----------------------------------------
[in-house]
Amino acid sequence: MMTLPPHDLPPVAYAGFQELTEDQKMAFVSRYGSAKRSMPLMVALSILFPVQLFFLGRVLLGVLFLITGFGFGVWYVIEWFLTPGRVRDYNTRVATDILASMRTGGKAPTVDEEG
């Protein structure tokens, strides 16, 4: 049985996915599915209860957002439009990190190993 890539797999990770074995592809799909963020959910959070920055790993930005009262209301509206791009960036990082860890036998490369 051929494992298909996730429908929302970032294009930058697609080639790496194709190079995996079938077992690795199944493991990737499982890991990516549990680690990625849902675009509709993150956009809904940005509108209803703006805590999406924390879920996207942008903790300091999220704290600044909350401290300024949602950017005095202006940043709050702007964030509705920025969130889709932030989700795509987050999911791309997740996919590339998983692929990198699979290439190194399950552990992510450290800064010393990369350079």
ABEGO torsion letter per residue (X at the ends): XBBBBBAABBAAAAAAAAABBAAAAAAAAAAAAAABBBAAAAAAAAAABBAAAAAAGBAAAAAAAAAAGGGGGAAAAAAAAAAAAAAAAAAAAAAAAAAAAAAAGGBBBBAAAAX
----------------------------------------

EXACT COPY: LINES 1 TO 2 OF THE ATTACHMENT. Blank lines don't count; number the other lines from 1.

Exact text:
[in-house]
Amino acid sequence: MMTLPPHDLPPVAYAGFQELTEDQKMAFVSRYGSAKRSMPLMVALSILFPVQLFFLGRVLLGVLFLITGFGFGVWYVIEWFLTPGRVRDYNTRVATDILASMRTGGKAPTVDEEG